from its private roads is 'really disappointing.' 'I think it's another
example of where we are squeezing kids ... into the home and saying the
only acceptable play is in your tiny back yard or playing video games,'
said Steve Friesen. 'I really don't get it,' said Friesen, who has been
advocating in recent years for the provincial and federal governments
to work towards more physical activity in schools. For a condominium
board to ban road hockey, skateboarding and similar pastimes from its
roads 'is another example of what has happened to the concept of play,'
said Friesen, the head of St. James high school's phys-ed department.
He said he's noticed by observing students that 'a sense of spontaneous
play is becoming rarer.' If communities don't allow their children to
go outside and play on the streets and sidewalks near their homes, 'it
is pretty bad, pretty counterproductive,' he said in an interview.

"It's part of a bigger picture 'that translates into kids who are not
healthy. It is giving the message that maybe exercise is not
important,' he said. 'It really makes you shake your head.' Even with a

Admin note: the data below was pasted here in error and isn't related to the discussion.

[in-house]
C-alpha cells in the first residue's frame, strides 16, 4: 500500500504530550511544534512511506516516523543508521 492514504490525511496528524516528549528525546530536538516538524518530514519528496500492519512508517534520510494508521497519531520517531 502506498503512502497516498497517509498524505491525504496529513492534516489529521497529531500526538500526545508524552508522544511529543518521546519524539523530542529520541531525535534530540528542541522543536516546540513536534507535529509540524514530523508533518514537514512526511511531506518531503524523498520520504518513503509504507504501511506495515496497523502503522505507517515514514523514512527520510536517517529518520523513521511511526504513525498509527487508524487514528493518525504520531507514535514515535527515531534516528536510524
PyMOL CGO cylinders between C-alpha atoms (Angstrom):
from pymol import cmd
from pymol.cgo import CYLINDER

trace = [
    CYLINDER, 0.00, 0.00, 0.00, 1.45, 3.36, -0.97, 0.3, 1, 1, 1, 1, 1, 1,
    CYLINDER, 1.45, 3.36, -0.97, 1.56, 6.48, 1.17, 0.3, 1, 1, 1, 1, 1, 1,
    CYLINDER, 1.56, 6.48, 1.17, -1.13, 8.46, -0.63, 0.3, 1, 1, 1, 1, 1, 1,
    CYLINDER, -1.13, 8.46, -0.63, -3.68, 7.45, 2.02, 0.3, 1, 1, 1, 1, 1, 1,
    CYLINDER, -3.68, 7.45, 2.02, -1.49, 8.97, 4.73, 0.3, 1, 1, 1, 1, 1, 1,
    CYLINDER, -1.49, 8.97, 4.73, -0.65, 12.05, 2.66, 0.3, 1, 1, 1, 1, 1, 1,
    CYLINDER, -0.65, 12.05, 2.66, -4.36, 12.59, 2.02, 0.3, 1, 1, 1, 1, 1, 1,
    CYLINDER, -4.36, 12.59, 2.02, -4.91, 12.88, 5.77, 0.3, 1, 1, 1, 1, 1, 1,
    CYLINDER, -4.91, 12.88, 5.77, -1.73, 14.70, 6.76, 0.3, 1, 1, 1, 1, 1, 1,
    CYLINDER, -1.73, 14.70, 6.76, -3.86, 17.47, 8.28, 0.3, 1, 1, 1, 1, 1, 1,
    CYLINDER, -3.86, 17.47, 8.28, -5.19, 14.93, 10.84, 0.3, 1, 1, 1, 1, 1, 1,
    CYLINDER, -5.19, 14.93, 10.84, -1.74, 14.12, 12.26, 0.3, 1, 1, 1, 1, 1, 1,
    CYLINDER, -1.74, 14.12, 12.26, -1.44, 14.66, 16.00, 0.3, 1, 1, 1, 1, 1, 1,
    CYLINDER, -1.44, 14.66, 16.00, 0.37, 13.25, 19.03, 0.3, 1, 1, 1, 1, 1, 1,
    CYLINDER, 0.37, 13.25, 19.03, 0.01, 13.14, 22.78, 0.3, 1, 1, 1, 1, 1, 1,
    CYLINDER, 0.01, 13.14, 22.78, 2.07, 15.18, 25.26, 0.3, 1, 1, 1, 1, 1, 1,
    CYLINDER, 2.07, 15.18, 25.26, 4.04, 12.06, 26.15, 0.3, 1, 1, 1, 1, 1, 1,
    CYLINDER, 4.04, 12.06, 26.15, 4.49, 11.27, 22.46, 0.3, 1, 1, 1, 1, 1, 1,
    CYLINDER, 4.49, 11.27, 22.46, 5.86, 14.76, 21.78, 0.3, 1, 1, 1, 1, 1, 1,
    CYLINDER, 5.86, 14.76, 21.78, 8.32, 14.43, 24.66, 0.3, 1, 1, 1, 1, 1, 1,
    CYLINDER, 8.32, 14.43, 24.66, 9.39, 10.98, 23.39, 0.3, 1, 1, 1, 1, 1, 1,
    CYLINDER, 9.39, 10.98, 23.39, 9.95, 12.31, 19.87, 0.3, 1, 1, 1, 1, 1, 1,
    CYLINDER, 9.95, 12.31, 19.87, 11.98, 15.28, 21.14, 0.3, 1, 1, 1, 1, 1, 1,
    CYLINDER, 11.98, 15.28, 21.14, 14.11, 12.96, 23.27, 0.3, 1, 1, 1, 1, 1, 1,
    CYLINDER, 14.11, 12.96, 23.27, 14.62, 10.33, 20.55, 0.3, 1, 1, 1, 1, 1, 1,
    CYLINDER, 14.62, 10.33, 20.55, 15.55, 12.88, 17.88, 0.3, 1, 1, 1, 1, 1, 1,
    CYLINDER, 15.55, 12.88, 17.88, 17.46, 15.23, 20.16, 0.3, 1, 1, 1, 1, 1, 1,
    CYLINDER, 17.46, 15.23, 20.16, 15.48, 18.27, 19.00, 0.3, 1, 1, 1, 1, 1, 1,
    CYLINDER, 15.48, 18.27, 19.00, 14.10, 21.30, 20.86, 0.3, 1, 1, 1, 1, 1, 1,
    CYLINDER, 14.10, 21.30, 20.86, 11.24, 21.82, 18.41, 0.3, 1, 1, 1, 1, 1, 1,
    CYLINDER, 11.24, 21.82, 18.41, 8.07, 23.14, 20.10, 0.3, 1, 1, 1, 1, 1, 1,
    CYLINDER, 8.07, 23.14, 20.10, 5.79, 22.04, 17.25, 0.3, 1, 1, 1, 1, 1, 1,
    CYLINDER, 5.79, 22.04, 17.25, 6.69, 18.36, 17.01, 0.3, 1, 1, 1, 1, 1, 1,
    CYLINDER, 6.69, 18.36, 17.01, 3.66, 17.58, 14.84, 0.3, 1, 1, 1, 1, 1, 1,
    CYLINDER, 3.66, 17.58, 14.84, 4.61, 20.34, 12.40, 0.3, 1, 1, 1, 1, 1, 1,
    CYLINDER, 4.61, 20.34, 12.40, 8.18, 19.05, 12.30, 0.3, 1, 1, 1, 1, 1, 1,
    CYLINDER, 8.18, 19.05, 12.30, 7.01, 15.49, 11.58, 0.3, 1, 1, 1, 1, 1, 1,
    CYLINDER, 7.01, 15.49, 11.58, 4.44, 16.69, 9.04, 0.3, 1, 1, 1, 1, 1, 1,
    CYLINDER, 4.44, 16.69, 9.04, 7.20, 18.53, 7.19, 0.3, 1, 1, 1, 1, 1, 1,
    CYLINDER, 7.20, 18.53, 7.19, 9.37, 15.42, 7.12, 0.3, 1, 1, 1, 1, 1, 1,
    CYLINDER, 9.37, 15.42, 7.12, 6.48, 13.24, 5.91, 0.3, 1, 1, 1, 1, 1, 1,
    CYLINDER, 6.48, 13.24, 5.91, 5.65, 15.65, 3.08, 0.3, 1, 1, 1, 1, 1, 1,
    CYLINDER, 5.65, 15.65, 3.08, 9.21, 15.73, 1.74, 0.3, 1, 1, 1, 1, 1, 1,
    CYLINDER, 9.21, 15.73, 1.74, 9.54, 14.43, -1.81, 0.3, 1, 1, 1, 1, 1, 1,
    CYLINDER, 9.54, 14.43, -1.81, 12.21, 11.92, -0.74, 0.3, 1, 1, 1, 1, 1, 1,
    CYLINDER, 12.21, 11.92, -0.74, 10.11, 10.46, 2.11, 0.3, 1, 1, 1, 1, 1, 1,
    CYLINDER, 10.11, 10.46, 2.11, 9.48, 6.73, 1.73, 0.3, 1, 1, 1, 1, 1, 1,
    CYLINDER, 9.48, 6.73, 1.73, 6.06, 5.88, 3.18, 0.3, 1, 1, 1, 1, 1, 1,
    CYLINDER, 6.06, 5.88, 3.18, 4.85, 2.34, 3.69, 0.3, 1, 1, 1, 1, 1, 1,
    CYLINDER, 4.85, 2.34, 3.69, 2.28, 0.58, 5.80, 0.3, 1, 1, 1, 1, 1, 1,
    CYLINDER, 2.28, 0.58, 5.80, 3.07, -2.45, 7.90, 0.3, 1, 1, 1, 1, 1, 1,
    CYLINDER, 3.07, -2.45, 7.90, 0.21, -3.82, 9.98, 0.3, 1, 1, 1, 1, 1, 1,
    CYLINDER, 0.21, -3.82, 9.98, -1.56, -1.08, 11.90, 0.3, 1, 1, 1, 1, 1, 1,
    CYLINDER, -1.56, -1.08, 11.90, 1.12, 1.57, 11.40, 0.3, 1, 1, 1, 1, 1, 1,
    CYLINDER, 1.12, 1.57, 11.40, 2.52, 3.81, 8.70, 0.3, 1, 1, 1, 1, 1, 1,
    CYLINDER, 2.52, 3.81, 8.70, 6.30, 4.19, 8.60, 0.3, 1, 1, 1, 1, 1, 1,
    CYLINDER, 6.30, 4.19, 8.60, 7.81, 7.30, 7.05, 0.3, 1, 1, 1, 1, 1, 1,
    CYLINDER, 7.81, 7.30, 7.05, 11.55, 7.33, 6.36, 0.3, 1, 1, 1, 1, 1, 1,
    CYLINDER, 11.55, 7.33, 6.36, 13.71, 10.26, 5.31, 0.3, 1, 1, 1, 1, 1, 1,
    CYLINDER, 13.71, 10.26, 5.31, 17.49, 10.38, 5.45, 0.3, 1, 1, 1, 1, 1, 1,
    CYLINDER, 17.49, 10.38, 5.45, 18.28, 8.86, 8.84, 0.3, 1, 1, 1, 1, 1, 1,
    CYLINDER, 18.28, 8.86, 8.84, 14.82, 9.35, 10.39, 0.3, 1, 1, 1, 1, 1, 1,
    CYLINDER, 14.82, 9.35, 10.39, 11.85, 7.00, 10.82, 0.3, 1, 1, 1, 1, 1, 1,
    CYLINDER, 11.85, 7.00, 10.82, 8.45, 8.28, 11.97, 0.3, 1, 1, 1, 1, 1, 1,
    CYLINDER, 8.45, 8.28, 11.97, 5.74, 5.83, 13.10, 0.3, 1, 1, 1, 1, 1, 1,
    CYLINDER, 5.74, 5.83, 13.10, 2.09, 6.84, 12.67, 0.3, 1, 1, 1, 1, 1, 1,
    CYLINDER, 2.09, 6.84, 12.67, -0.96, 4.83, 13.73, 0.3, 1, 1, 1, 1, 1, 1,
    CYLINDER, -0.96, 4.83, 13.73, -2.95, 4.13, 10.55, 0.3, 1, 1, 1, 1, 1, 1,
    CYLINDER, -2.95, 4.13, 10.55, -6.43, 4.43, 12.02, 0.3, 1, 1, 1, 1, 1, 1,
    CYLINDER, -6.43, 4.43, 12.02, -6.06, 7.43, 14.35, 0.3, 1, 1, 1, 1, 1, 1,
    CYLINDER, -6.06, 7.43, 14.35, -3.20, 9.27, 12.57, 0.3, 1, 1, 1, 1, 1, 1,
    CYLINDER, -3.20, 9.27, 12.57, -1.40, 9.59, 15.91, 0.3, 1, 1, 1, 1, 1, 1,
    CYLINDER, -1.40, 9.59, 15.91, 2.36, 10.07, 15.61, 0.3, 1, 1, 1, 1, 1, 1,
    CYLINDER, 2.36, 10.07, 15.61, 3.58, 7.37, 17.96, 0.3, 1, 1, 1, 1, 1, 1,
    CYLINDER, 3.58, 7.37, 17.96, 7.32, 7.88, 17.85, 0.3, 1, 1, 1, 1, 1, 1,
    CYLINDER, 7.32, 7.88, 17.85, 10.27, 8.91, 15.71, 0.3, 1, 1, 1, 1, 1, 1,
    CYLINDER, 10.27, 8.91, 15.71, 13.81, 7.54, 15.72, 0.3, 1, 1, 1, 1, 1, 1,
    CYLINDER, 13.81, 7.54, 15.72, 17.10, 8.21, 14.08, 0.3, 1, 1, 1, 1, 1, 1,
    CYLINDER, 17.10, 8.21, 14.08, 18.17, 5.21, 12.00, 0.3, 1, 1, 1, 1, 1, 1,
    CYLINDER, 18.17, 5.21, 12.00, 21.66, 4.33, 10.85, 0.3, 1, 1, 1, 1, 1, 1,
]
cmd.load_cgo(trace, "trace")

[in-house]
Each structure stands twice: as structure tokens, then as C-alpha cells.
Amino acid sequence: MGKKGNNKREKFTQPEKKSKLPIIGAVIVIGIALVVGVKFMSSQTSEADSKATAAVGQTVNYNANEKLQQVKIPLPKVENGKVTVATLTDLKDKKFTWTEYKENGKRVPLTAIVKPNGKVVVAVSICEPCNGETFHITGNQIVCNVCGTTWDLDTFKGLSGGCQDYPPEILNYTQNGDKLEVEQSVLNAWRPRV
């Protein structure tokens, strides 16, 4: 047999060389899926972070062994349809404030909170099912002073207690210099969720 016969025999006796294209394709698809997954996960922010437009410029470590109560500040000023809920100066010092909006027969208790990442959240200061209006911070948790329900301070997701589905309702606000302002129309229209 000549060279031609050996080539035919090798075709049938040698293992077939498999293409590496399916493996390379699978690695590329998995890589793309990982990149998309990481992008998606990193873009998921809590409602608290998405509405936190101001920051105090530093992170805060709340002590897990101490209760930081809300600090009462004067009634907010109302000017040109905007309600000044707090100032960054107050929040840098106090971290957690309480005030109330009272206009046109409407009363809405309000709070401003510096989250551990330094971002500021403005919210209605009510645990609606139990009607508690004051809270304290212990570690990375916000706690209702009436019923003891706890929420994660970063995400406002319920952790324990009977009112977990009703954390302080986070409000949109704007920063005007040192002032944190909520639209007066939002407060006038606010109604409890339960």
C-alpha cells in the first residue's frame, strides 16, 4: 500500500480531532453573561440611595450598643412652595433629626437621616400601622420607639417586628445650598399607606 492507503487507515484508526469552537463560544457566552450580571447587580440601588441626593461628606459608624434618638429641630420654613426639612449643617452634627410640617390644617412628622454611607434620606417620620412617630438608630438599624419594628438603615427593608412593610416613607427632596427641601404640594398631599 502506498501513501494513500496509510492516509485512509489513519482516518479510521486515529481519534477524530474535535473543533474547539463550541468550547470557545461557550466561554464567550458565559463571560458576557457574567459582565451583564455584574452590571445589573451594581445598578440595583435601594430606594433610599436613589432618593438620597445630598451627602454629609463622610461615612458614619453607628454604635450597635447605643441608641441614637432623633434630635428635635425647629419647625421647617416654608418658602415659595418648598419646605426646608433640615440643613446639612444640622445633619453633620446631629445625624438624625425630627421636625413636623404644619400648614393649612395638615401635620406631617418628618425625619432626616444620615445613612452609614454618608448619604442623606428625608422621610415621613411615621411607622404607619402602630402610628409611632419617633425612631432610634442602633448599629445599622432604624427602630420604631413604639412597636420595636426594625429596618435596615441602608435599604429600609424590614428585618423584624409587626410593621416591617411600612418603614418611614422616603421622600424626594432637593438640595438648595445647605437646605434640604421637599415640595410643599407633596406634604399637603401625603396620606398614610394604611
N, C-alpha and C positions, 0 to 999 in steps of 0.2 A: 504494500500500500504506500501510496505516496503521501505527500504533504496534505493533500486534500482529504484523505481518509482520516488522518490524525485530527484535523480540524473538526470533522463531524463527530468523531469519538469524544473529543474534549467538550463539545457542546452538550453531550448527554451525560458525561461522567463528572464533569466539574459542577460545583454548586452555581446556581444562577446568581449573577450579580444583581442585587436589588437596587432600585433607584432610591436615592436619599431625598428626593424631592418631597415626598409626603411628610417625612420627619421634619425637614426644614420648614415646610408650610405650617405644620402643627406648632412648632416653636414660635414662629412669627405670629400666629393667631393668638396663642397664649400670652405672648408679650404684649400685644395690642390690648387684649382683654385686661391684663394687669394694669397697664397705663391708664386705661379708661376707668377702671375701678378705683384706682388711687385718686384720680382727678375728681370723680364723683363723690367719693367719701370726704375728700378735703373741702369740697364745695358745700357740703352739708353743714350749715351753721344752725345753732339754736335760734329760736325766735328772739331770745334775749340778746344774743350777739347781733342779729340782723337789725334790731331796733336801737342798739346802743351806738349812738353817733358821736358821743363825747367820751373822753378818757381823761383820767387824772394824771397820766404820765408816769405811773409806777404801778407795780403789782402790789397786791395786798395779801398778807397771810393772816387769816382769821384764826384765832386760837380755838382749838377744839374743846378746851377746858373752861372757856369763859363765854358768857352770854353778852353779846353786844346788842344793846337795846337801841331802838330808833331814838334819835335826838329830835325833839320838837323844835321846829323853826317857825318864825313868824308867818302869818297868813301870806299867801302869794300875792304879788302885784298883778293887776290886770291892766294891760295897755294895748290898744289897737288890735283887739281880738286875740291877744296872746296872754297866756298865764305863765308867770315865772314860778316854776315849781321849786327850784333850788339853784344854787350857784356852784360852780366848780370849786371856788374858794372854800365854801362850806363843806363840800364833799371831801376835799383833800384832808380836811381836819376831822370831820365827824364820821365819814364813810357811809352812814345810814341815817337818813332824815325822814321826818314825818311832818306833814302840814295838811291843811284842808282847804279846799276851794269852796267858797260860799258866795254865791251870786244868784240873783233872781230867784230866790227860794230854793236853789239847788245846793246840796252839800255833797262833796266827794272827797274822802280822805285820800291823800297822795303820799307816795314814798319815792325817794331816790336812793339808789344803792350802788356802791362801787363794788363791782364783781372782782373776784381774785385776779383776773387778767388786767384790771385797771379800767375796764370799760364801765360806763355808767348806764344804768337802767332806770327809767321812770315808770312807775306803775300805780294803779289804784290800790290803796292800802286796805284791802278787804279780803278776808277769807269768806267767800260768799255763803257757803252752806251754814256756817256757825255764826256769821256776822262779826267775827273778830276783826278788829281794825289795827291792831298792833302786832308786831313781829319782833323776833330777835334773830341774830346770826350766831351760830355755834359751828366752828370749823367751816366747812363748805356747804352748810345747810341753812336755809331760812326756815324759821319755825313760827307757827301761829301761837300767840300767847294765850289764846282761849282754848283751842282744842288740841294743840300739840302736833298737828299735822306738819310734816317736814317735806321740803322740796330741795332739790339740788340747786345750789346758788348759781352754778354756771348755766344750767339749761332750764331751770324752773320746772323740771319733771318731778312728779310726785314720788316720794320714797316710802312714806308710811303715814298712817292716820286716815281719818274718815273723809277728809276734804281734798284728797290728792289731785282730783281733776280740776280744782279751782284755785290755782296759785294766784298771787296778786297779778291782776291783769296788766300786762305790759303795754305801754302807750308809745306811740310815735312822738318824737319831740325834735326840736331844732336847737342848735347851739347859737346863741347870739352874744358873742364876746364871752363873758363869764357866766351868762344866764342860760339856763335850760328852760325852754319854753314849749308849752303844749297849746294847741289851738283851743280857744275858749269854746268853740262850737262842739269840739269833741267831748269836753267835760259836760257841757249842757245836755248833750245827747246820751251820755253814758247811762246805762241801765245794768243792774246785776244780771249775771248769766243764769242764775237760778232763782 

big park nearby, Friesen said he regularly sees kids playing road
hockey on the public streets in his Exhibition Park neighbourhood --
even though it is technically illegal. Derek McCaughan, the city's
director of operations, said Guelph and many other communities have
longstanding bylaws against playing sports on the streets, but they
aren't enforced in most situations. McCaughan said there's usually no
problem with the "great Canadian game" of playing road hockey and
yelling 'Car!' and moving the net out of the way when a vehicle
approaches. It's not acceptable on a main road, but otherwise street
hockey and traffic have 'co-existed safely and peacefully' for many
years in Guelph, he said..."

Source: http://tinyurl.com/y7mv83
Archive search: No archive found
Archive cost: ?
Title: "Concept of Play Lost, Expert Says"
Author: Doug Hallett



-> Take the Driver Stress Profile to Measure Your Hostility on the Road:
Source: http://tinyurl.com/scdb8


-> "The way we look for things is not as random as it seems. New
Scientist uncovers the method in our madness...

"Under the bed? Behind the cushions? In a forgotten pocket? Searching
for lost keys usually feels like a random hunt -- or so you might
think. While frantically overturning household items might seem a
pot-luck approach, it now appears that the apparently chaotic way we
look for things could in fact reflect a method perfected by our
hunter-gatherer ancestors over millennia of evolution.

"Not only could this realisation shed new light on human migration
patterns and the spread of disease, it might also suggest new ways of
planning towns and searching for archaeological remains, and even help